[Paleopsych] New Scientist: Software agent targets chatroom paedophiles
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Software agent targets chatroom paedophiles
20 March 2004
PAEDOPHILES attempting to "groom" children in internet chatrooms can
now be detected by a computer program.
The program works by putting on a convincing impression of a young
person taking part in a chatroom conversation. At the same time it
analyses the behaviour of the person it is chatting with, looking for
classic signs of grooming: paedophiles pose as children as they
attempt to arrange meetings with the children they befriend.
Called ChatNannies, the software was developed in the UK by Jim
Wightman, an IT consultant from Wolverhampton in the West Midlands. It
creates thousands of sub-programs, called nanniebots, which log on to
different chatrooms and strike up conversations with users and groups
of users. If a nanniebot detects suspicious activity it sends an alert
to Wightman and emails a transcript of the conversation. If he
considers the transcript suspicious, he contacts the relevant police
force, giving them the internet address of the suspect user. He claims
that tip-offs from his software have already led to police
investigations, but New Scientist was unable to verify this before
going to press.
The nanniebots do such a good job of passing themselves off as young
people that they have proved indistinguishable from them. In
conversations with 2000 chatroom users no one has rumbled the bots,
Wightman says. Chatbots scarcely distinguishable from people were
predicted by computer pioneer Alan Turing as long ago as 1950, says
Aaron Sloman, an artificial intelligence expert at the University of
Birmingham in the UK.
So he is not surprised the bots are so convincing, especially as their
conversation is restricted to a limited topic - like youth culture,
say - and is kept relatively short. "It's not going to be too
difficult for a chatbot to look like an ordinary chatroom participant
to other users who are not even on the lookout for them," he says.
To converse realistically, ChatNannies analyses the sentences other
users type, breaks them down into verb and noun phrases, and compares
them with those in sentences it has previously encountered.
ChatNannies includes a neural network program that continually builds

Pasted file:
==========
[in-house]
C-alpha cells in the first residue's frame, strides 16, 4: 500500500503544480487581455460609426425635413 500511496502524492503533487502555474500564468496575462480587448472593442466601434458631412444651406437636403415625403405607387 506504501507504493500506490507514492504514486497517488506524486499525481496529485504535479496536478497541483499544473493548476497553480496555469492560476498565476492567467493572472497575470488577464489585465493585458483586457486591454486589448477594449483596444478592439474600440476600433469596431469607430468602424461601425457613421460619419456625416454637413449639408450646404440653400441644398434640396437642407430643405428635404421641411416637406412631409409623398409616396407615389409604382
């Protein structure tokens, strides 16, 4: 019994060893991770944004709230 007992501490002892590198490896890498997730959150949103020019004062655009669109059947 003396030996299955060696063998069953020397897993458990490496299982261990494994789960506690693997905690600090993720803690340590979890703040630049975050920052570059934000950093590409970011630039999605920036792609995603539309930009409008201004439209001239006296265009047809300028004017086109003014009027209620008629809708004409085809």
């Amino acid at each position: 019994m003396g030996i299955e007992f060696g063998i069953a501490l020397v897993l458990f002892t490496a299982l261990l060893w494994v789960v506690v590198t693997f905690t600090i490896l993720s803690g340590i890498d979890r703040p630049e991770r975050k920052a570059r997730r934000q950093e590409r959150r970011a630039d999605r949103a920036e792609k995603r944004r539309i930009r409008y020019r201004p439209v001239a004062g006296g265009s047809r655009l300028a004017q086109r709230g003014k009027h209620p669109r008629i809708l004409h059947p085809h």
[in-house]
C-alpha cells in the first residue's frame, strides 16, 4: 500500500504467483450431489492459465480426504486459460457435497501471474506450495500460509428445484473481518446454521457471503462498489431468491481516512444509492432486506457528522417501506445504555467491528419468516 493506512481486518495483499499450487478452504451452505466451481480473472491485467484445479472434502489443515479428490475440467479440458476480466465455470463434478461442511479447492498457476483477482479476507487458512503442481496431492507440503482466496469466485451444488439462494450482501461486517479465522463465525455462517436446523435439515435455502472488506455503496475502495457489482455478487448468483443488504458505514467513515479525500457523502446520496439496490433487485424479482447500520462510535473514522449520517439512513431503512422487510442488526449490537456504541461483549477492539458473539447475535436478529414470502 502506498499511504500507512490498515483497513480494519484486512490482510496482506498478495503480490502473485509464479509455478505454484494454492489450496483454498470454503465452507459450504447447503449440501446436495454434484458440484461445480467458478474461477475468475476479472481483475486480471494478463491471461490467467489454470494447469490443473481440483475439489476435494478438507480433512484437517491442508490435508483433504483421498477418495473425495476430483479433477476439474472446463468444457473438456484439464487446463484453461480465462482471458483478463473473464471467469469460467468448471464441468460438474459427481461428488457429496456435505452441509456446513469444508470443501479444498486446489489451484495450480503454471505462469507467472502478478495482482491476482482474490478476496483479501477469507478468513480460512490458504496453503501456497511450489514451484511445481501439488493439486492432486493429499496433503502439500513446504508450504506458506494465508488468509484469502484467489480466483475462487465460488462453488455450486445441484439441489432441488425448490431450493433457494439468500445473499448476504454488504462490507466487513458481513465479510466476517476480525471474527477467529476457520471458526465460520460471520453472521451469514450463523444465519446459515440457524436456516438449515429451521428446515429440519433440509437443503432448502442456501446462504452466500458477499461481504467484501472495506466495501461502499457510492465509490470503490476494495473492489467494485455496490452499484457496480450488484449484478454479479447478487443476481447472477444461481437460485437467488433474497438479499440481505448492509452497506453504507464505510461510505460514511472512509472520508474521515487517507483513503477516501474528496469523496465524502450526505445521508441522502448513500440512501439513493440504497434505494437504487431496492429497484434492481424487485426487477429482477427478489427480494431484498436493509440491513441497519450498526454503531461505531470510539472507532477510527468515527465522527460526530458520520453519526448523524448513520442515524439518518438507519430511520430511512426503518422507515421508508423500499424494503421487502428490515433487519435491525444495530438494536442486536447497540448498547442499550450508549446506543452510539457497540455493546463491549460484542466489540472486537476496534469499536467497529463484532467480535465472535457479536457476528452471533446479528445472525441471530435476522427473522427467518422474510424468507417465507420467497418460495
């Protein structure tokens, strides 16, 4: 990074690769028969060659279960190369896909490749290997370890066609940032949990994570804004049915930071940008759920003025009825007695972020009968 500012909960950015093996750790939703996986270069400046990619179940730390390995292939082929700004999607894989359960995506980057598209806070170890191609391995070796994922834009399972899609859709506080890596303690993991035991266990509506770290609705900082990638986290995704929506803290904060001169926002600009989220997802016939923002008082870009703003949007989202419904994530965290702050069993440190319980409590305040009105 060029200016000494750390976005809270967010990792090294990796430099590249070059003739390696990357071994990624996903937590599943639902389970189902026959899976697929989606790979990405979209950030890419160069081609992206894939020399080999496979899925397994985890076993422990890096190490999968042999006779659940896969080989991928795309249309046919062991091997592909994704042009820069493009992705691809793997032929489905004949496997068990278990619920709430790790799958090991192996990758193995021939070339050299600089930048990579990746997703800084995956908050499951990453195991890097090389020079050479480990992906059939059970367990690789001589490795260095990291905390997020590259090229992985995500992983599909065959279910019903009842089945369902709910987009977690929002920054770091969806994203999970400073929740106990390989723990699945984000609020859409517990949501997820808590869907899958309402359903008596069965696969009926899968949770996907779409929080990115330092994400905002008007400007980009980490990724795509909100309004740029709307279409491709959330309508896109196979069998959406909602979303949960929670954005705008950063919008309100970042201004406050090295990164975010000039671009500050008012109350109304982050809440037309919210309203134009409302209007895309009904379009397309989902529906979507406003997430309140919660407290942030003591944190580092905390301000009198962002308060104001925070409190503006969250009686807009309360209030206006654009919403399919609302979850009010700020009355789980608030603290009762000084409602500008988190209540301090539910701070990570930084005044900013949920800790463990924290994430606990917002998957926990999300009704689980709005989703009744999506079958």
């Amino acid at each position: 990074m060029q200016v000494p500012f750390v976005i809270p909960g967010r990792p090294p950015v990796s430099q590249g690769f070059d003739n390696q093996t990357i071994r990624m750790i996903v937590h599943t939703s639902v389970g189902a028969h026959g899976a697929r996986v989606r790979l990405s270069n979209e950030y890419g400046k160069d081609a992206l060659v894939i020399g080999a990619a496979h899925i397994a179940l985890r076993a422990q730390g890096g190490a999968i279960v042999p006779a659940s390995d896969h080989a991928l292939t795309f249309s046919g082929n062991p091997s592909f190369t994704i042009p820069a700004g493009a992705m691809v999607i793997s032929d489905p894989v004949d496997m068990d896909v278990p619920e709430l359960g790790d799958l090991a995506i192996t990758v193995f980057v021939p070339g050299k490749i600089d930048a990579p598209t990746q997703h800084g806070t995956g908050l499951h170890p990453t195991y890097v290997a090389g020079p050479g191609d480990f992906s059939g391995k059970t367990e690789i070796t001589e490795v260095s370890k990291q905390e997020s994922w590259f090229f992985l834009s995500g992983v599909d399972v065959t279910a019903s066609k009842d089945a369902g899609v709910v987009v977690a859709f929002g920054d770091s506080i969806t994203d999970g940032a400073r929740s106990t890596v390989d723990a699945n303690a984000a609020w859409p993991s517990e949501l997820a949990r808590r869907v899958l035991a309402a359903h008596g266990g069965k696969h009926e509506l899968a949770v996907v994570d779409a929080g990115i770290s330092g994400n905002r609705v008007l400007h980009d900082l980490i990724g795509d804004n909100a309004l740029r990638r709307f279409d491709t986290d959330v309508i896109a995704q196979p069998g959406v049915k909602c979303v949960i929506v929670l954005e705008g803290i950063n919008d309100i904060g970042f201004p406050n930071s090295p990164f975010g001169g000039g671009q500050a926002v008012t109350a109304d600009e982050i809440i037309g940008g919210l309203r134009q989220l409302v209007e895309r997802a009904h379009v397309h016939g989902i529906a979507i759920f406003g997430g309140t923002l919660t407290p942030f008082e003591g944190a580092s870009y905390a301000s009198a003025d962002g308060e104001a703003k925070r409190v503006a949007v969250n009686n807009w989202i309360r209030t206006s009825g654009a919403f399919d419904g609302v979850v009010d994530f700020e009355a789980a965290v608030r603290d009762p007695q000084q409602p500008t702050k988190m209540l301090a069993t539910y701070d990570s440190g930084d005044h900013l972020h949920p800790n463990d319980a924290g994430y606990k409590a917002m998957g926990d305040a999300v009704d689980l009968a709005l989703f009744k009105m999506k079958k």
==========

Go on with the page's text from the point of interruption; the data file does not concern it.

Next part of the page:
up knowledge about how people use language, and employs this
information to generate more realistic and plausible patterns of
One of its tricks is to use the internet itself as a resource for its
information on pop culture. Wightman will not reveal how it judges
what is reliable information and what not. He does say, however, that
each bot has dozens of parameters that are assigned at random, to give
each one a different "personality".
"If this software works, then it would be marvellous because there is
nothing like this out there," says Chris Atkinson, the internet safety
officer with the National Society for the Prevention of Cruelty to
Children in the UK. But she warns that paedophiles may outsmart it.
"The grooming activity that I have seen doesn't have to be sexual,"
Wightman says, however, that ChatNannies is sophisticated enough to
look for less obvious signs that something is amiss. It also looks for
slip-ups and inconsistencies that give away an adult posing as a
Wightman currently has 100,000 bots chatting away undetected in
chatrooms - the most he can generate on the four internet servers at
his IT practice. He would like to build more but funding is the
sticking point, as he doesn't want anyone to profit financially from
his technology. "Some companies have offered fantastic sums of money,
but all want technology ownership. And that's something that isn't
going to happen," he says.
Instead, he hopes eventually to get financial support from
government-run organisations that focus on child protection.
From issue 2439 of New Scientist magazine, 20 March 2004, page 23
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